Politic-a-thon 2: W Review

I think it’s best right now to get my thoughts on George W Bush out right now. He was an incompetent buffoon who was led into an illegal war by Cheney and Rumsfeld and is, without doubt, the worst president who has ever held that office, yes over Nixon and Reagan. With that said, I was interested to watch W. Seeing as Oliver Stone has done some really interesting political films in the past, he could be the best person to tell the story of George W Bush, instead it just feels like a wasted opportunity.
The plot of the film concerns the life of George W Bush, from his college years up until the Iraq War, with the central focus being on the relationship between W Bush and George HW Bush and herein lies the problem. Simply put, the film was made way too early and as such, the long term ramifications of Bush’s presidency were unable to be talked about, especially true considering that the film ends in 2004 meaning that we don’t see his second term in office. This sense of wasted opportunity also comes through in regards to the build up to the Iraq War as a lot of the details are still unknown, and probably won’t fully be known until after all those involved have died, with the only really interesting point the film brings up being the belief that the war in Iraq was to gain greater access to the Middle East oil supply. This is also true of the relationship between Bush and Tony Blair as they had a well documented friendly relationship but there is only one scene with the two of them on-screen in the film. Plus, the film doesn’t delve into the domestic policies of Bush which could have made an entire film by themselves. It just feels like a massive wasted opportunity to deliver real insight into the Bush Administration due to it being made too early. I feel that a much better film can be made about Bush in about 10 years (with my preferred casting for Bush being Matthew McConaughey). There are some parts of the film that work though, mainly the scenes between the two Bush’s. These scenes are really well written and directed and provide a great look into the psyche of Bush and why he made the decisions he did.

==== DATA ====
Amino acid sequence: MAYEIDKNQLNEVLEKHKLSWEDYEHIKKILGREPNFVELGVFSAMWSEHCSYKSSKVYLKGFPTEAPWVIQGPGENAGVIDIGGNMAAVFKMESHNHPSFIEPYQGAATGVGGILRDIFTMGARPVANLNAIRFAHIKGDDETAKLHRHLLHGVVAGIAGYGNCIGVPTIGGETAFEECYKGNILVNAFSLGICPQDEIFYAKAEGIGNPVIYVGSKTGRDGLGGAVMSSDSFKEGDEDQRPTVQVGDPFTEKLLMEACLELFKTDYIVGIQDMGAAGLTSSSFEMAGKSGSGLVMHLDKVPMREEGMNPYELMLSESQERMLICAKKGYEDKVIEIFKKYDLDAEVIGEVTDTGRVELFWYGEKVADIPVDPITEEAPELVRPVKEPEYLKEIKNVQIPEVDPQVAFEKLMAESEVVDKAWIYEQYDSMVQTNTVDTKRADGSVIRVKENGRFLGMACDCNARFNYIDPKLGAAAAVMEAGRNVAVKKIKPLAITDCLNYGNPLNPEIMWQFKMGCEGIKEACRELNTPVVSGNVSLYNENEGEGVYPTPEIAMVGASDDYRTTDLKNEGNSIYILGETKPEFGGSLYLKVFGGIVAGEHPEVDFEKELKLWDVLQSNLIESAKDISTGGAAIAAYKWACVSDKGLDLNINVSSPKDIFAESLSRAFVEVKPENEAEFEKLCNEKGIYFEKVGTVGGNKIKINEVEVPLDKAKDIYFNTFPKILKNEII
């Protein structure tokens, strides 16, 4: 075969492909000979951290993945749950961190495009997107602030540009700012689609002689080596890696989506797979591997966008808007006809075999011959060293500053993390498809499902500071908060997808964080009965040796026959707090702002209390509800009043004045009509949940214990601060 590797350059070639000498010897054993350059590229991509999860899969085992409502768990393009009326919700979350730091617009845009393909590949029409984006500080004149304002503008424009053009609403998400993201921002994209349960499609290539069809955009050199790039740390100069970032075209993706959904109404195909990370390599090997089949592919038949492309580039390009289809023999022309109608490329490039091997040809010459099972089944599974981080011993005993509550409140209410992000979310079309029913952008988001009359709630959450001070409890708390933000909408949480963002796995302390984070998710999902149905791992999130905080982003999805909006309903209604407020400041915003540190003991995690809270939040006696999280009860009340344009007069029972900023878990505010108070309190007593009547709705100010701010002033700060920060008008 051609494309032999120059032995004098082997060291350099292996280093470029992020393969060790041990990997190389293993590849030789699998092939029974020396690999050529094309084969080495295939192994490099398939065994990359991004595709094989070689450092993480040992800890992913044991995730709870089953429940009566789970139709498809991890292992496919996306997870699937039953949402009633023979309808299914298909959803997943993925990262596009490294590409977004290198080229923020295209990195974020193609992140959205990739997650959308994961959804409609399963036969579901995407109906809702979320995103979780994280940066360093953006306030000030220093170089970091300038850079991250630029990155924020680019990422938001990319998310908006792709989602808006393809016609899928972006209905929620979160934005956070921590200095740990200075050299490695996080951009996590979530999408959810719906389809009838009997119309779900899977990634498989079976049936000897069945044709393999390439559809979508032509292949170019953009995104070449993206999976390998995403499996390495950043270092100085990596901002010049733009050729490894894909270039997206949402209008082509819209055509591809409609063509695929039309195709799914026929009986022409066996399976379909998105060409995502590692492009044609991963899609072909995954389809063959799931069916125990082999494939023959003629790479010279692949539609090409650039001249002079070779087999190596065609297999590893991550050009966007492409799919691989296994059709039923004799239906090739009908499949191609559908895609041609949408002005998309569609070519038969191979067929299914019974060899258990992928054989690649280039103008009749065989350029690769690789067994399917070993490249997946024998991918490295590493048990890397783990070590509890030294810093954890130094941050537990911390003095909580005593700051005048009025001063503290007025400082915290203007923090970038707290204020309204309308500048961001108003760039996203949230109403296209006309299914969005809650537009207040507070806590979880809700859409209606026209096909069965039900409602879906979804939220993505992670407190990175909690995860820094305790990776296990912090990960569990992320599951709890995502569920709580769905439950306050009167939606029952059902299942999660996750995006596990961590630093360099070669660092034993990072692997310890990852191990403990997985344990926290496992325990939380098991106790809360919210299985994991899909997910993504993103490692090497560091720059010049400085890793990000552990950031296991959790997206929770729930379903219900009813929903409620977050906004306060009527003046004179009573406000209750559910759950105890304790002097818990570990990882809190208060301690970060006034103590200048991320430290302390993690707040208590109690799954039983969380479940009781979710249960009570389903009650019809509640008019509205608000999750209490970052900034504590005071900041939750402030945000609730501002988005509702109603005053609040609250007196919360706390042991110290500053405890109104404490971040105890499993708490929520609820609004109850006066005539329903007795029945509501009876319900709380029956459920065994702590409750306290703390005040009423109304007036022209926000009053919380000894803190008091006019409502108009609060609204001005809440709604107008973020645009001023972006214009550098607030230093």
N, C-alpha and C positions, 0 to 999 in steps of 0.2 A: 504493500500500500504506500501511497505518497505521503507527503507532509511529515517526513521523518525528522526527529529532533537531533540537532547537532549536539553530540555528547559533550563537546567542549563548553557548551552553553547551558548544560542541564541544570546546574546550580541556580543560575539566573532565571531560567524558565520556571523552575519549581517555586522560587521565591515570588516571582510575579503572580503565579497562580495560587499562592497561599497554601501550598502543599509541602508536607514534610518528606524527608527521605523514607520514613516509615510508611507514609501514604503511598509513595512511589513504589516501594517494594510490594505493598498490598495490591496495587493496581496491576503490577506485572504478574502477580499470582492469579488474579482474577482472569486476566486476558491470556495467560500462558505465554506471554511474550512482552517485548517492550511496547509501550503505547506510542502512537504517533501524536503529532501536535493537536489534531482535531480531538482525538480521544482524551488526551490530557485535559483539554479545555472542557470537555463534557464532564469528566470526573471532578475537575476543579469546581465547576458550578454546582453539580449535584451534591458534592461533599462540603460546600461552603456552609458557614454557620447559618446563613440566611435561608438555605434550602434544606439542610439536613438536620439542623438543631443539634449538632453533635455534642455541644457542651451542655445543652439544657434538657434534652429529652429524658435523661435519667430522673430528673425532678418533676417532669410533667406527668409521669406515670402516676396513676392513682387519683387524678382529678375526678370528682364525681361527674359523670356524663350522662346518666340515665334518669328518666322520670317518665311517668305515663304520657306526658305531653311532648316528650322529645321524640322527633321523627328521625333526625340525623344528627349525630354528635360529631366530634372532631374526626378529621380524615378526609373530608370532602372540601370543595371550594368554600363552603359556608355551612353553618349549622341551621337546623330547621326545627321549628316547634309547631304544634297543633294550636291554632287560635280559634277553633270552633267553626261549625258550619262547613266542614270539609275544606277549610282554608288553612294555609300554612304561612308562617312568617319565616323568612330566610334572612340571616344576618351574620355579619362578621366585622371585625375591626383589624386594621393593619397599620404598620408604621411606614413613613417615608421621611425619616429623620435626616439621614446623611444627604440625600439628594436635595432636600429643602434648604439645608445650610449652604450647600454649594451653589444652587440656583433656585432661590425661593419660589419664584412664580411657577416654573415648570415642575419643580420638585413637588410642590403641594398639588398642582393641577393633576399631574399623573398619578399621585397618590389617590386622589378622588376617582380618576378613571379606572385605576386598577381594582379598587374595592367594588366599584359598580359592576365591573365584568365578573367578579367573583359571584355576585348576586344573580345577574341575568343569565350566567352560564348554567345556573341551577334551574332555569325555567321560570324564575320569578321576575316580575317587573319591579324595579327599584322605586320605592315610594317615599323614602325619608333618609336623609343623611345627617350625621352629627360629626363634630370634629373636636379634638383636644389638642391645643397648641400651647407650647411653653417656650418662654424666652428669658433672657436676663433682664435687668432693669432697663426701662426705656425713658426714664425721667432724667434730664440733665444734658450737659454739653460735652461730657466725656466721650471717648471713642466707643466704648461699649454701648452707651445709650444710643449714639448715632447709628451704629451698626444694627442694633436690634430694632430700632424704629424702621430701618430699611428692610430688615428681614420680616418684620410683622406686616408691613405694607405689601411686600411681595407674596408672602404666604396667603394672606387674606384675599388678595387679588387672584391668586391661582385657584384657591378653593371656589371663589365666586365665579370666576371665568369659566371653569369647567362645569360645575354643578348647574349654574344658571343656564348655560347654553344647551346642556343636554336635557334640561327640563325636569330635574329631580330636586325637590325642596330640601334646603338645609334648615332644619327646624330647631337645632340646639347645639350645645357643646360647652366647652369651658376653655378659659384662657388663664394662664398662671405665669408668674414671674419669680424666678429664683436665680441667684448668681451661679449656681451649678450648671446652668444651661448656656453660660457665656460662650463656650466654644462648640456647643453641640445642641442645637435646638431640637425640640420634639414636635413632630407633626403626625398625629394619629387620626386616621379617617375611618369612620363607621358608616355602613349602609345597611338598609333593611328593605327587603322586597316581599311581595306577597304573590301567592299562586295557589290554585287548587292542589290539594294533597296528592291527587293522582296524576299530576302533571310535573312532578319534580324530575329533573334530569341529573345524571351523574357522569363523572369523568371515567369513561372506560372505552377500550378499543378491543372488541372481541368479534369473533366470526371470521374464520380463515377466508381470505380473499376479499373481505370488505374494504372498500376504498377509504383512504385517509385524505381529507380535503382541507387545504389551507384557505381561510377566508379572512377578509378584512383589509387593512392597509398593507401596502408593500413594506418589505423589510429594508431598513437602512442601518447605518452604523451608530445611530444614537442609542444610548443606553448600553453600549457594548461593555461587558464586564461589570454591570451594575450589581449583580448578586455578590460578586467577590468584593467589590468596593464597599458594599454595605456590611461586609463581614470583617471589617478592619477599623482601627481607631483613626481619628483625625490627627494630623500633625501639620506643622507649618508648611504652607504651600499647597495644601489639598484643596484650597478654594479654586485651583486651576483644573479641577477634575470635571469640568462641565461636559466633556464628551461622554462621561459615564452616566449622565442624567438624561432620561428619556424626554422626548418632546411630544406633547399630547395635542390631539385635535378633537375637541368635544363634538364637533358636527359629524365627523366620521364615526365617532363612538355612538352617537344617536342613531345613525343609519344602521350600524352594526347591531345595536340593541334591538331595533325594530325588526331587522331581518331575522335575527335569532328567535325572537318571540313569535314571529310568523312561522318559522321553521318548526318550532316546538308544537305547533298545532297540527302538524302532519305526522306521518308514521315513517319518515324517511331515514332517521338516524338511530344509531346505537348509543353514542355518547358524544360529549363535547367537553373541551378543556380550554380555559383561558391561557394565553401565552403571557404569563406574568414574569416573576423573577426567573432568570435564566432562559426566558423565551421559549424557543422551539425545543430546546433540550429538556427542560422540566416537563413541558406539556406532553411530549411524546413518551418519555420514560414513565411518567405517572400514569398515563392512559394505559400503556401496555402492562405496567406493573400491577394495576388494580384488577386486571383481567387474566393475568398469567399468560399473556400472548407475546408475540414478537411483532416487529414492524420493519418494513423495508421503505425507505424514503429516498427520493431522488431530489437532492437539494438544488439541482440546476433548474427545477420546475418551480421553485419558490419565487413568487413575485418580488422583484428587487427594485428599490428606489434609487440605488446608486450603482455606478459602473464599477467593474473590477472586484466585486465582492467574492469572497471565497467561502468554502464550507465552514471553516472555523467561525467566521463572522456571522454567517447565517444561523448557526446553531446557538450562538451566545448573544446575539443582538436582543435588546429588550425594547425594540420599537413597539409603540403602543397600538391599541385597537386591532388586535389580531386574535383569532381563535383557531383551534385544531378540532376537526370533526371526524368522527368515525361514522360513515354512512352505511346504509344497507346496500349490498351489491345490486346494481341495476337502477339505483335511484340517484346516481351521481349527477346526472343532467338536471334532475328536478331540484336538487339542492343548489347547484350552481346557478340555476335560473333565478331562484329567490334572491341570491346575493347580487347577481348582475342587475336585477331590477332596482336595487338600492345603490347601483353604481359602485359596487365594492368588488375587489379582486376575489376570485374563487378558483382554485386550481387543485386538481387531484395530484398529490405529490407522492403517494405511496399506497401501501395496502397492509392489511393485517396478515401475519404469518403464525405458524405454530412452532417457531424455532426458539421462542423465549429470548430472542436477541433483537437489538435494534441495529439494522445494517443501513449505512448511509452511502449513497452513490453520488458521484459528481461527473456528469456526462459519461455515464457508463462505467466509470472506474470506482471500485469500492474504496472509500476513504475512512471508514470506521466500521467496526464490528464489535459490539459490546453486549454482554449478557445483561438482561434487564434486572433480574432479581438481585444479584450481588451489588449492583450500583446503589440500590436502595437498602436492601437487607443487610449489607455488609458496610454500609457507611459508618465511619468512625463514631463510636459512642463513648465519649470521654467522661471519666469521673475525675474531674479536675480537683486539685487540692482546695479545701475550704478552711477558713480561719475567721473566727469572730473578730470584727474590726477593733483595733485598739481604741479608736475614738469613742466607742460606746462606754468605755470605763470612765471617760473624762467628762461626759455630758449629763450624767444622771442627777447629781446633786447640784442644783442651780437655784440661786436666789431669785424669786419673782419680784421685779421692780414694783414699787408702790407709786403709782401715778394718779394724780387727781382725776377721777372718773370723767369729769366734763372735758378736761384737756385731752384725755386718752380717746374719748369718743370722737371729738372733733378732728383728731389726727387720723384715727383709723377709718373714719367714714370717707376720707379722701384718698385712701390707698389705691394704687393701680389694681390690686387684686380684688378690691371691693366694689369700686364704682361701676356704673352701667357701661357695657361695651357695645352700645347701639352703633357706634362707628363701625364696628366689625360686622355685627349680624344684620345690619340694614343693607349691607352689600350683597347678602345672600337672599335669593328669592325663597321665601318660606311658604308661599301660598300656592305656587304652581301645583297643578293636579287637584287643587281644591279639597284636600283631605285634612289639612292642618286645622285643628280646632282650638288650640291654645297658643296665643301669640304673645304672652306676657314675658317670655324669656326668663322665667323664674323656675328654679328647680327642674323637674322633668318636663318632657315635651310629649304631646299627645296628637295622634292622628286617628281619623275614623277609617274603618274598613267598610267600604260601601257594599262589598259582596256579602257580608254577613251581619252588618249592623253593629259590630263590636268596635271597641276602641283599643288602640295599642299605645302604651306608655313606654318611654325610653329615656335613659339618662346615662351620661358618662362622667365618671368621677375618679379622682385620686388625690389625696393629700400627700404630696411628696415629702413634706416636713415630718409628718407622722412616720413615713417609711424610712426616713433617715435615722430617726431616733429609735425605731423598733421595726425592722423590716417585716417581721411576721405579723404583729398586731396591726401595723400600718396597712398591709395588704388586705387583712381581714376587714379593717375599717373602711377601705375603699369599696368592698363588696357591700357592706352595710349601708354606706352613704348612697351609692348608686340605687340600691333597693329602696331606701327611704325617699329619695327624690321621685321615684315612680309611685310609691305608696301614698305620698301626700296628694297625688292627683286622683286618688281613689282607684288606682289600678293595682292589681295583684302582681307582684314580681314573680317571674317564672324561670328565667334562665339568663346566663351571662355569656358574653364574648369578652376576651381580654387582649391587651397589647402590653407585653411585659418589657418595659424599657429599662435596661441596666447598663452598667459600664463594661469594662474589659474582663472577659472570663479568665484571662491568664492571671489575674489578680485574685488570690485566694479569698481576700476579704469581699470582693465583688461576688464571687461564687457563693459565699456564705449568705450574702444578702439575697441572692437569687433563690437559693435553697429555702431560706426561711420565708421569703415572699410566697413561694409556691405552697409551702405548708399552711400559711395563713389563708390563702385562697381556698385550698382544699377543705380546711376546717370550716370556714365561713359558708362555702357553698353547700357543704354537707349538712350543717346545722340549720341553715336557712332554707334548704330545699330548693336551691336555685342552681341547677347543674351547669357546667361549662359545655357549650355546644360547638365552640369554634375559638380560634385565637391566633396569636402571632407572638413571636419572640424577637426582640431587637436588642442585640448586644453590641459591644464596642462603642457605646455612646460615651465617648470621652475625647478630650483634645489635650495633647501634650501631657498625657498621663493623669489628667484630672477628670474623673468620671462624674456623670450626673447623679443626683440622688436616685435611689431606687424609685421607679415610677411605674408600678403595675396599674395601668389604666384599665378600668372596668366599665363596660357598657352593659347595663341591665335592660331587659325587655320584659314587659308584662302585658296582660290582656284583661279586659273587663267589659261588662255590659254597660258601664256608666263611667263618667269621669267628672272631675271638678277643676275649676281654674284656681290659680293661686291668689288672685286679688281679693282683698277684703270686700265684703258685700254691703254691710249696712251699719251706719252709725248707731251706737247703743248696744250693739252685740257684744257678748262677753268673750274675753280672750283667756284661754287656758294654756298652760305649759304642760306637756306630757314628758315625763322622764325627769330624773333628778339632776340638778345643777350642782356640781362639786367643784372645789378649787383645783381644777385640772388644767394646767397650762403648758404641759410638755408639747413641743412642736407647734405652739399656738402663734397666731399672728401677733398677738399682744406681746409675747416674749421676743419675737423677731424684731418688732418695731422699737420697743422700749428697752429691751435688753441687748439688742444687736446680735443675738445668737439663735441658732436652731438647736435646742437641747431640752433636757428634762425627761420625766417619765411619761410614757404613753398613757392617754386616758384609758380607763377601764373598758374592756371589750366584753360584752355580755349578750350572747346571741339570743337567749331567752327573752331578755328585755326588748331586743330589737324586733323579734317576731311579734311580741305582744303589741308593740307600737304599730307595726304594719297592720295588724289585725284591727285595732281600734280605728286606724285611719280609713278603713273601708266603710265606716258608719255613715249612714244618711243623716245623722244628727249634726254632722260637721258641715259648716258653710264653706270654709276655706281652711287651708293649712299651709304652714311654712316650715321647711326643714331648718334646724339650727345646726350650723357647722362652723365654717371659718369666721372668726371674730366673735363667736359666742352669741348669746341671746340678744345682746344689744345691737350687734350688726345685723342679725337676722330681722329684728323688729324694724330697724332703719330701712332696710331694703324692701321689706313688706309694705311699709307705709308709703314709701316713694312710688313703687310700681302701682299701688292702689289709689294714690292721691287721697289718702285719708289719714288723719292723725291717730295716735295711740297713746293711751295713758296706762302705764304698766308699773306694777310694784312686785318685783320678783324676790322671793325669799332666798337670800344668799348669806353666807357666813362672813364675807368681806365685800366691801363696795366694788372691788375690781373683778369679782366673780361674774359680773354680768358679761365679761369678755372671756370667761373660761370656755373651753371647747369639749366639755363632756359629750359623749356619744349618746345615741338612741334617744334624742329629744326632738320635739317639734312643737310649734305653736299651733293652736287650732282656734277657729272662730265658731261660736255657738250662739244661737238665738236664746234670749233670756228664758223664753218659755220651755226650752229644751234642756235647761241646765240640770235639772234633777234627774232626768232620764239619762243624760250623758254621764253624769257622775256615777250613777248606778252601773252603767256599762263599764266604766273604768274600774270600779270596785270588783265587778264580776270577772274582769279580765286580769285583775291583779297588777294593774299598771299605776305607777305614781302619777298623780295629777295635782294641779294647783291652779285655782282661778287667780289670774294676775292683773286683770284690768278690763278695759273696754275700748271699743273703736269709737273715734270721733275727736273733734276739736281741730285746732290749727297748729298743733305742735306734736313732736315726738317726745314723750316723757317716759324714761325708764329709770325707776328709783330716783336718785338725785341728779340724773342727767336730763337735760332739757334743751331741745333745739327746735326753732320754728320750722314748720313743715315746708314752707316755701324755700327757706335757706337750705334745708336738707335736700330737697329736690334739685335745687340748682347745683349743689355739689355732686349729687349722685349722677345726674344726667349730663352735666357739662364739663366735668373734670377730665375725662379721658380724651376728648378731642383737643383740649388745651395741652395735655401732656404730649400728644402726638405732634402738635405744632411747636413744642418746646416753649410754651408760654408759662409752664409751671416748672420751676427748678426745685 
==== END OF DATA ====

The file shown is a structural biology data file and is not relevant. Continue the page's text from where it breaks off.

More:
However, the good scenes in the film are let down by one very important issue, Josh Brolin is miscast as Bush. He doesn’t look like Bush, he doesn’t have any of the mannerisms down, hell he can’t even do the accent. He tries his best to bring across the personal issues in Bush and the anger he has towards his Dad but it just doesn’t work because I never felt like he was playing George W Bush, hell (and I really don’t want to say this) Dana Carvey in The Master of Disguise gives a better performance as George W Bush that Josh Brolin because he is able to nail down the accent and mannerisms (and that is the only time I will say something positive about The Master of Disguise). There is also the problem that, when lined up to the rest of the cast, Brolin sticks out like a sore thumb. Everyone else from James Cromwell as George HW Bush to Jeffrey Wright as Colin Powell to Thandie Newton as Condoleezza Rice to Toby Jones as Karl Rove to Richard Dreyfuss as Dick Cheney are excellent and I felt like I was seeing the actual people in the scenes with all of them together, with Cromwell, Dreyfuss and Newton being particular standouts.
Overall, W is a mess of a film. A brilliant supporting cast and a few decent scenes don’t make up for the fact that the film was clearly made too early meaning that they were unable to fully delve into Bush’s presidency and this, along with a severely miscast Josh Brolin, tank the film.
My Rating: 2/5
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